To witness the Great Migration, June and July are the best months of the year in the Serengeti. These are natural phenomena and therefore impossible to date precisely. From December to March the animals are present in the park in very large numbers but are scattered. The Ngorongoro Conservation Reserve and the eastern Serengeti are the best places to see them. The huge herds gather and begin their march north in June. They cross the Serengeti until July before reaching the Masai Mara in Kenya in August. The large herds usually appear in the north of the Serengeti in October and head south of the park in November.

When to come to Tanzania

The only periods to really avoid on a trip to Tanzania are April and May for safaris (very rainy, the tracks become impassable). If you plan to combine your safari with a stay on the island of Zanzibar, you should also avoid March, April and May, which are very rainy. In the archipelago and Tanzania in general, the months from June to October are the best for travelling.

Social behaviour

As in many African countries, people in Tanzania greet each other long and warmly by holding hands. Tanzanians can sometimes seem rather reserved towards tourists. As in the rest of East Africa, you should be a little careful with your wardrobe. Avoid dressing too lightly

The Masai:

The semi-nomadic culture of the Maasai is fascinating. Although their songs, jumps and dances are rarely practised any more than for tourists and have fallen into the realms of folklore, their age-old tradition of living in harmony with their natural environment is well worth taking an in-depth look at.

Safaris :

A safari cannot be improvised and strict instructions must be followed for the good and safety of both humans and wildlife. In particular, not getting out of your vehicle is a basic rule! It is also not advisable to go into the park alone if you are inexperienced and unfamiliar with the area. Indeed, African parks can be visited alone. However, the Serengeti has very few signposts to show you the way. For your own safety, it is therefore preferable to opt for a private driver or to leave via an agency that will organise your stay.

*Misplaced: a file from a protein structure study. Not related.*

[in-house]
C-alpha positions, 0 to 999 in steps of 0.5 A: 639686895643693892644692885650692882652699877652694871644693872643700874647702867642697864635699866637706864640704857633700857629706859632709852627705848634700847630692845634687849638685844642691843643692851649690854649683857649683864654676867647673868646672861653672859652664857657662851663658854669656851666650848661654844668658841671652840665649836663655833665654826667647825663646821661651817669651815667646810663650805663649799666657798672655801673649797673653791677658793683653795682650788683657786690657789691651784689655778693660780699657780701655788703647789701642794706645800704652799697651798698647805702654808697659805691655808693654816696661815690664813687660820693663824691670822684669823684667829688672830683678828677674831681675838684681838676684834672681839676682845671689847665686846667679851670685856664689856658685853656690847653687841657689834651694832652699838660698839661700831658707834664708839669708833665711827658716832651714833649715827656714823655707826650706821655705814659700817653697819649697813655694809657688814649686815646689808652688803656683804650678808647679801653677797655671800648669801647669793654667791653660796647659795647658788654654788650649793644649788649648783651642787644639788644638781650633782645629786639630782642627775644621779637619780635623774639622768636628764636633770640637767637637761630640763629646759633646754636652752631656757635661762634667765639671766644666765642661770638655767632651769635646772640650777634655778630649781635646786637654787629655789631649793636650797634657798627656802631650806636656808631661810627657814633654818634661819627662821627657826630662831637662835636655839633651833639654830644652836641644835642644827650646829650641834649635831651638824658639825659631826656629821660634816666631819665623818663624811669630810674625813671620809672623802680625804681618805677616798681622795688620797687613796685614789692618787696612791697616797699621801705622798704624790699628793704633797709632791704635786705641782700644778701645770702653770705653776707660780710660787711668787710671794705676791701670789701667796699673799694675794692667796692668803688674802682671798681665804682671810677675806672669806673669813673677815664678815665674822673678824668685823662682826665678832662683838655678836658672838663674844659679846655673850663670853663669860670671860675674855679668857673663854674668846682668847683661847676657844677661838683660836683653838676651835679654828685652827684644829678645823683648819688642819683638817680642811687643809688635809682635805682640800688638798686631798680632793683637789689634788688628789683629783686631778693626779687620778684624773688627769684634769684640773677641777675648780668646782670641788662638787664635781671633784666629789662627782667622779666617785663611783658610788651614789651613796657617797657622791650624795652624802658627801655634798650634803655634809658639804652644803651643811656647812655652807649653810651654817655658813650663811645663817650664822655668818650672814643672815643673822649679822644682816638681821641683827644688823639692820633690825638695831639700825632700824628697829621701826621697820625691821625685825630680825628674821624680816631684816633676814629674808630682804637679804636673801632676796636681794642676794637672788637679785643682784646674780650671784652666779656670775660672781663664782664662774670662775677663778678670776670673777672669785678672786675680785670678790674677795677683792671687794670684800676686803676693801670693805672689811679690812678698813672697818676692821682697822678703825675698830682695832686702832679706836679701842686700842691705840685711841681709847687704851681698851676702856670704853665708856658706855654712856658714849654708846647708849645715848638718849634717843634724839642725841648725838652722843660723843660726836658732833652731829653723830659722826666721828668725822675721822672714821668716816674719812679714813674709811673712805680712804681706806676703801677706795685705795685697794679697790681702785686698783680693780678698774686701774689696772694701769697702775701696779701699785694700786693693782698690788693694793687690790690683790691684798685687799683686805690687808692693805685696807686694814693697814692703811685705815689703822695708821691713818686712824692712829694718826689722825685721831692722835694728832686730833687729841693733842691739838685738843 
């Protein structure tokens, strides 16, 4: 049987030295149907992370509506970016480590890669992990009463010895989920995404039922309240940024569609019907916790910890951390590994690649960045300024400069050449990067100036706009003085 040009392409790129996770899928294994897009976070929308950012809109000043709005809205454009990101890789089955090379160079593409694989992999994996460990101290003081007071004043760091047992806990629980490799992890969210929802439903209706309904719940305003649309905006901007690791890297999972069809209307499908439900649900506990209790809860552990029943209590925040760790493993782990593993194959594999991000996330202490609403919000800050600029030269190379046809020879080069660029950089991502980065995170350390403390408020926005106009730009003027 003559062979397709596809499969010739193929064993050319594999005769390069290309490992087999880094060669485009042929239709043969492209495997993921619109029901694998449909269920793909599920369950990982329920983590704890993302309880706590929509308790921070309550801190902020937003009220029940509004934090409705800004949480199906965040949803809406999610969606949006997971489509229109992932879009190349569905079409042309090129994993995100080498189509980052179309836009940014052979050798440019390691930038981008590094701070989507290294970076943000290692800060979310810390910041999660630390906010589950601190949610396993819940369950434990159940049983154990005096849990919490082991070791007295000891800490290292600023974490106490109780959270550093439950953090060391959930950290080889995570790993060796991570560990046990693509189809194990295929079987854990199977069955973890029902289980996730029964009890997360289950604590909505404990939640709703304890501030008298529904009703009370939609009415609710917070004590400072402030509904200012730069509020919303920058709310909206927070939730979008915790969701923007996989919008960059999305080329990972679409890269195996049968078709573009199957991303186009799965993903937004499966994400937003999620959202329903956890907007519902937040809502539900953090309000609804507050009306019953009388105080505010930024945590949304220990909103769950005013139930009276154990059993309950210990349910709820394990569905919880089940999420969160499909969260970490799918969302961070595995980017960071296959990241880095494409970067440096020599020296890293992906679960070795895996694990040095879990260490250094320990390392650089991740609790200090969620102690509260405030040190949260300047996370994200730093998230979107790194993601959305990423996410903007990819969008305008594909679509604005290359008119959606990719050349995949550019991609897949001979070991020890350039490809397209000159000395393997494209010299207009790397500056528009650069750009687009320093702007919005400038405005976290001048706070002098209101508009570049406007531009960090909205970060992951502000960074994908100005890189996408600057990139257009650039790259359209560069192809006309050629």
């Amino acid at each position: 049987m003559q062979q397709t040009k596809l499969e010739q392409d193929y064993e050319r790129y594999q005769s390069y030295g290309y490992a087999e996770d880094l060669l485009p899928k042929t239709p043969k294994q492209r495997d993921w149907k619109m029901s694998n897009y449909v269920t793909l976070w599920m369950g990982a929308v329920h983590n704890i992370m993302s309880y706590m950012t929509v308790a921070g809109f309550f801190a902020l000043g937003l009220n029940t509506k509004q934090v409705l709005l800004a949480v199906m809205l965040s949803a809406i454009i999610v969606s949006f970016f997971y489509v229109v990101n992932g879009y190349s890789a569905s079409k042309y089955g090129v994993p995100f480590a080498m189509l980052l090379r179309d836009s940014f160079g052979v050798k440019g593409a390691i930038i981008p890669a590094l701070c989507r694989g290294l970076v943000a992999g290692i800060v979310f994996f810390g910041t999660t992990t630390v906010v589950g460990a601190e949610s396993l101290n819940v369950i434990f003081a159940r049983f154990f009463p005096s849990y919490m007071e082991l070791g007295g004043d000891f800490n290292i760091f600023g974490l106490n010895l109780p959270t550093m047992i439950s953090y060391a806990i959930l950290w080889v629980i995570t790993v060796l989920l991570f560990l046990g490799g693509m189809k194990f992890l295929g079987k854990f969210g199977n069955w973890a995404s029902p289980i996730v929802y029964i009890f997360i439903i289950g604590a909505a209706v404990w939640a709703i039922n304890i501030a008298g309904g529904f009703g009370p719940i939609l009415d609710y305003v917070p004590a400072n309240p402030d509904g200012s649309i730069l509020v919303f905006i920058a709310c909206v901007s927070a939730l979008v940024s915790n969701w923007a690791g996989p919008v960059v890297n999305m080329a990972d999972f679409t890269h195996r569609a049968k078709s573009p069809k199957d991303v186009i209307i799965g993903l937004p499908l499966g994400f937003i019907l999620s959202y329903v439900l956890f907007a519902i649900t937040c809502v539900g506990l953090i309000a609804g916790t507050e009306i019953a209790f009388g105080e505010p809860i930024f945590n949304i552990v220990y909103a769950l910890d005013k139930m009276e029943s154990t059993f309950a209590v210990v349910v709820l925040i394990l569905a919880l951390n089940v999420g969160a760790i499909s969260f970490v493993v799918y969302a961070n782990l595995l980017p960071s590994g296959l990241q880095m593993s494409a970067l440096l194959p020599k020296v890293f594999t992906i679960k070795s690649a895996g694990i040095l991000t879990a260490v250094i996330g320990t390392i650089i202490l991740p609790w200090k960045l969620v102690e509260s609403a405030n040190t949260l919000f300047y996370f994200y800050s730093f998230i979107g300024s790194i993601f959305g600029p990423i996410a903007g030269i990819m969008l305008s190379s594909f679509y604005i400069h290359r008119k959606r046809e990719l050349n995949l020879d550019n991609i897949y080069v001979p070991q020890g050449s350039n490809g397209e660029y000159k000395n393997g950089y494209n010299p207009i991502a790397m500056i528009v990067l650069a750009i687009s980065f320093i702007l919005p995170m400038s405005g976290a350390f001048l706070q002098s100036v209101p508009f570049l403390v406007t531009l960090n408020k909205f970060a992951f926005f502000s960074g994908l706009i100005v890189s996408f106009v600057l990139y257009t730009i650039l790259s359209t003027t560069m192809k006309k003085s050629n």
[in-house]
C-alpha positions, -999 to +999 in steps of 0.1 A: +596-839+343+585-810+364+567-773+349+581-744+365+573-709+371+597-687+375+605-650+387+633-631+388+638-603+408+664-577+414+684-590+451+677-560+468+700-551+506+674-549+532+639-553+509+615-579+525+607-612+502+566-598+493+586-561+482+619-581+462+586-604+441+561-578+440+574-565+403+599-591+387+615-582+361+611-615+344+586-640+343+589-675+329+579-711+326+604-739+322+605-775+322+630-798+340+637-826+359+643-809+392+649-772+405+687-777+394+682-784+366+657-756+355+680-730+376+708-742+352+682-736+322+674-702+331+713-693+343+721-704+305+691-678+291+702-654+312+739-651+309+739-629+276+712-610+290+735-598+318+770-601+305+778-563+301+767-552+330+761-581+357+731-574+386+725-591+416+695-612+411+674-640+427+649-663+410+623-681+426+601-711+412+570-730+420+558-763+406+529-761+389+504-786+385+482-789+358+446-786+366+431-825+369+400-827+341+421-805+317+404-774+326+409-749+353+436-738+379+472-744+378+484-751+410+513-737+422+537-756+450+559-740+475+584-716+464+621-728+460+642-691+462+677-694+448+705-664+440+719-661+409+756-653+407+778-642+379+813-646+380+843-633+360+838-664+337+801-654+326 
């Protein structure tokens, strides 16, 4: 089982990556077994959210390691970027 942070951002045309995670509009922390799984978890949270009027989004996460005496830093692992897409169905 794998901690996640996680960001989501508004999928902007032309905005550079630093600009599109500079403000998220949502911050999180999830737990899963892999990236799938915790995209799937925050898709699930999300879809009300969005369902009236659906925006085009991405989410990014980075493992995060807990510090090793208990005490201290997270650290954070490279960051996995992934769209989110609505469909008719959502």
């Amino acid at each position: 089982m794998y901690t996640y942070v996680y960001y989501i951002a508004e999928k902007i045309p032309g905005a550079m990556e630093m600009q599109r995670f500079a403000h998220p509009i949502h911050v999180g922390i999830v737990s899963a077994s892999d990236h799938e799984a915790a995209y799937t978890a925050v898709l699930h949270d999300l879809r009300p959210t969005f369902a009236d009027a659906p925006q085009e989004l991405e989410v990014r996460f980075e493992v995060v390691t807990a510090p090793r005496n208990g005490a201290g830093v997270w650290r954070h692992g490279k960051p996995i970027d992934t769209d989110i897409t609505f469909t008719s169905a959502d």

Visas :

A visa is compulsory for a stay in Tanzania, and is issued electronically via their government website. However, it is also possible to obtain one on arrival in Tanzania.


Make sure your vaccinations are up to date before you leave. The information on yellow fever vaccination is somewhat ambiguous. It is compulsory for people coming from a country where yellow fever is endemic or who have spent more than 12 hours in transit in one of these countries. However, proof of vaccination is regularly requested at random.


The currency in Tanzania is the Tanzanian shilling. However, the dollar is widely used. Remember to take cash with you. ATMs are still rare. 1 EUR = 2400 TZS

lightbulb_outline Editor's tip

Tanzania is a magnificent and authentic country. There are many natural wonders to discover, and the history and culture of the Masai is absolutely fascinating. If you have the budget, we recommend combining your safari with a stay on the Zanzibar archipelago.